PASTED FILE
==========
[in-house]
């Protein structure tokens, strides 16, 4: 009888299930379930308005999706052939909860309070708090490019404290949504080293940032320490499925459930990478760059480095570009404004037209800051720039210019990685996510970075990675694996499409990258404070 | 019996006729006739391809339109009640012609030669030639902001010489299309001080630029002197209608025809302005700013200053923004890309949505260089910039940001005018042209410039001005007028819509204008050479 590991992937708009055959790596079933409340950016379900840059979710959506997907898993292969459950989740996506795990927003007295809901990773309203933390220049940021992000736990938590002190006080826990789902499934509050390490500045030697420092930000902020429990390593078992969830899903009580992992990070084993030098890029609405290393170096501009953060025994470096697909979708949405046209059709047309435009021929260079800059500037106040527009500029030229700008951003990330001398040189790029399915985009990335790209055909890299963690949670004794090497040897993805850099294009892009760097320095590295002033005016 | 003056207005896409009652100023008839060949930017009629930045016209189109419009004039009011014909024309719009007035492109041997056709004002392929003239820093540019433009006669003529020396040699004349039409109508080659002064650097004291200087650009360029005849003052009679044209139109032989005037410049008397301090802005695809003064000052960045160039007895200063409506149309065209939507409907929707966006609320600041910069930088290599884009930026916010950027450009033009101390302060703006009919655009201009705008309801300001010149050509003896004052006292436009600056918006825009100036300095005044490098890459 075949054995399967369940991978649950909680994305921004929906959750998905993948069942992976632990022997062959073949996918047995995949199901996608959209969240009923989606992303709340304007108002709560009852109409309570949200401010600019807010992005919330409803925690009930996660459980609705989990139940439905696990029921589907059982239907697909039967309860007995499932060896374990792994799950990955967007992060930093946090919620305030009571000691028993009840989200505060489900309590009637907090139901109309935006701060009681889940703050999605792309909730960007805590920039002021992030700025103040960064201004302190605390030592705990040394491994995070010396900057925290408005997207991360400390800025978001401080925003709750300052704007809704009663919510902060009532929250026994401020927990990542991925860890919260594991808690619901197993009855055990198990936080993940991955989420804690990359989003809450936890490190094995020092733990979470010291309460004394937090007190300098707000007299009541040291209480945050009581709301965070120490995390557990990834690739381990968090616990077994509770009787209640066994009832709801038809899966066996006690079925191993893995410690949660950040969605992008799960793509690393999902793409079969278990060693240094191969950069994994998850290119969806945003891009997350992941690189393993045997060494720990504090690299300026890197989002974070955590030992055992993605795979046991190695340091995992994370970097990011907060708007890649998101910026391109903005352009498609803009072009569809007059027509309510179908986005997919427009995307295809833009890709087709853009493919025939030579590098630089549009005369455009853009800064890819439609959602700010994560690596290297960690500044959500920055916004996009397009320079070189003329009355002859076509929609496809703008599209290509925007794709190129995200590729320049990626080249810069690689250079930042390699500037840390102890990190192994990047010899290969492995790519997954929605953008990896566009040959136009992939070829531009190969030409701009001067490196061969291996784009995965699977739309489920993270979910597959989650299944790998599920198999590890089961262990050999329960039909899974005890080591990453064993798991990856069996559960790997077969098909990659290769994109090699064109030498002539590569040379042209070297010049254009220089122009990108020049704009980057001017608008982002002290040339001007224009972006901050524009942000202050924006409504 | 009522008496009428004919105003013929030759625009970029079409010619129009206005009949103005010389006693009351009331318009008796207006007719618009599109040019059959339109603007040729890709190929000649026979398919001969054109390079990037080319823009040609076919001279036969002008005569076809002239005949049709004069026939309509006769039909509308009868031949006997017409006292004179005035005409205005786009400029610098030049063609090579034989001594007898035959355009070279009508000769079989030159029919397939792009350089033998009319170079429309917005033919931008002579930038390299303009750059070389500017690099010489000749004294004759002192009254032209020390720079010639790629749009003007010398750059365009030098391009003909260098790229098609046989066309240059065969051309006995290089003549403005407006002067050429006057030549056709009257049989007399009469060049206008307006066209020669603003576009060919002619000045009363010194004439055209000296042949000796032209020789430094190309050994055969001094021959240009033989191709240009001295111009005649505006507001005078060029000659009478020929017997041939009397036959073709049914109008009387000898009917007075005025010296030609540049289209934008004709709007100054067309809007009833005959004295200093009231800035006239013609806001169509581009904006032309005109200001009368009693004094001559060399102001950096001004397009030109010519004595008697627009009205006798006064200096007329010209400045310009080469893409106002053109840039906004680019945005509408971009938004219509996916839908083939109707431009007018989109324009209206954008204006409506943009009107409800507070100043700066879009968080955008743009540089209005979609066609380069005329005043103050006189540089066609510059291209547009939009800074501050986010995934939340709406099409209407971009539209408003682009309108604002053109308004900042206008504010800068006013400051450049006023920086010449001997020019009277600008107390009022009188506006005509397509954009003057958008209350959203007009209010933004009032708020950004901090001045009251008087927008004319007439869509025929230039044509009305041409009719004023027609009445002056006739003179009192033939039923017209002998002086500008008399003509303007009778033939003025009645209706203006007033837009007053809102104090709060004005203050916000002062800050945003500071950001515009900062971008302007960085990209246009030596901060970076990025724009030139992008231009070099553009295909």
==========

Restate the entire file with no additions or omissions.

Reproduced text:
[in-house]
């Protein structure tokens, strides 16, 4: 009888299930379930308005999706052939909860309070708090490019404290949504080293940032320490499925459930990478760059480095570009404004037209800051720039210019990685996510970075990675694996499409990258404070 | 019996006729006739391809339109009640012609030669030639902001010489299309001080630029002197209608025809302005700013200053923004890309949505260089910039940001005018042209410039001005007028819509204008050479 590991992937708009055959790596079933409340950016379900840059979710959506997907898993292969459950989740996506795990927003007295809901990773309203933390220049940021992000736990938590002190006080826990789902499934509050390490500045030697420092930000902020429990390593078992969830899903009580992992990070084993030098890029609405290393170096501009953060025994470096697909979708949405046209059709047309435009021929260079800059500037106040527009500029030229700008951003990330001398040189790029399915985009990335790209055909890299963690949670004794090497040897993805850099294009892009760097320095590295002033005016 | 003056207005896409009652100023008839060949930017009629930045016209189109419009004039009011014909024309719009007035492109041997056709004002392929003239820093540019433009006669003529020396040699004349039409109508080659002064650097004291200087650009360029005849003052009679044209139109032989005037410049008397301090802005695809003064000052960045160039007895200063409506149309065209939507409907929707966006609320600041910069930088290599884009930026916010950027450009033009101390302060703006009919655009201009705008309801300001010149050509003896004052006292436009600056918006825009100036300095005044490098890459 075949054995399967369940991978649950909680994305921004929906959750998905993948069942992976632990022997062959073949996918047995995949199901996608959209969240009923989606992303709340304007108002709560009852109409309570949200401010600019807010992005919330409803925690009930996660459980609705989990139940439905696990029921589907059982239907697909039967309860007995499932060896374990792994799950990955967007992060930093946090919620305030009571000691028993009840989200505060489900309590009637907090139901109309935006701060009681889940703050999605792309909730960007805590920039002021992030700025103040960064201004302190605390030592705990040394491994995070010396900057925290408005997207991360400390800025978001401080925003709750300052704007809704009663919510902060009532929250026994401020927990990542991925860890919260594991808690619901197993009855055990198990936080993940991955989420804690990359989003809450936890490190094995020092733990979470010291309460004394937090007190300098707000007299009541040291209480945050009581709301965070120490995390557990990834690739381990968090616990077994509770009787209640066994009832709801038809899966066996006690079925191993893995410690949660950040969605992008799960793509690393999902793409079969278990060693240094191969950069994994998850290119969806945003891009997350992941690189393993045997060494720990504090690299300026890197989002974070955590030992055992993605795979046991190695340091995992994370970097990011907060708007890649998101910026391109903005352009498609803009072009569809007059027509309510179908986005997919427009995307295809833009890709087709853009493919025939030579590098630089549009005369455009853009800064890819439609959602700010994560690596290297960690500044959500920055916004996009397009320079070189003329009355002859076509929609496809703008599209290509925007794709190129995200590729320049990626080249810069690689250079930042390699500037840390102890990190192994990047010899290969492995790519997954929605953008990896566009040959136009992939070829531009190969030409701009001067490196061969291996784009995965699977739309489920993270979910597959989650299944790998599920198999590890089961262990050999329960039909899974005890080591990453064993798991990856069996559960790997077969098909990659290769994109090699064109030498002539590569040379042209070297010049254009220089122009990108020049704009980057001017608008982002002290040339001007224009972006901050524009942000202050924006409504 | 009522008496009428004919105003013929030759625009970029079409010619129009206005009949103005010389006693009351009331318009008796207006007719618009599109040019059959339109603007040729890709190929000649026979398919001969054109390079990037080319823009040609076919001279036969002008005569076809002239005949049709004069026939309509006769039909509308009868031949006997017409006292004179005035005409205005786009400029610098030049063609090579034989001594007898035959355009070279009508000769079989030159029919397939792009350089033998009319170079429309917005033919931008002579930038390299303009750059070389500017690099010489000749004294004759002192009254032209020390720079010639790629749009003007010398750059365009030098391009003909260098790229098609046989066309240059065969051309006995290089003549403005407006002067050429006057030549056709009257049989007399009469060049206008307006066209020669603003576009060919002619000045009363010194004439055209000296042949000796032209020789430094190309050994055969001094021959240009033989191709240009001295111009005649505006507001005078060029000659009478020929017997041939009397036959073709049914109008009387000898009917007075005025010296030609540049289209934008004709709007100054067309809007009833005959004295200093009231800035006239013609806001169509581009904006032309005109200001009368009693004094001559060399102001950096001004397009030109010519004595008697627009009205006798006064200096007329010209400045310009080469893409106002053109840039906004680019945005509408971009938004219509996916839908083939109707431009007018989109324009209206954008204006409506943009009107409800507070100043700066879009968080955008743009540089209005979609066609380069005329005043103050006189540089066609510059291209547009939009800074501050986010995934939340709406099409209407971009539209408003682009309108604002053109308004900042206008504010800068006013400051450049006023920086010449001997020019009277600008107390009022009188506006005509397509954009003057958008209350959203007009209010933004009032708020950004901090001045009251008087927008004319007439869509025929230039044509009305041409009719004023027609009445002056006739003179009192033939039923017209002998002086500008008399003509303007009778033939003025009645209706203006007033837009007053809102104090709060004005203050916000002062800050945003500071950001515009900062971008302007960085990209246009030596901060970076990025724009030139992008231009070099553009295909």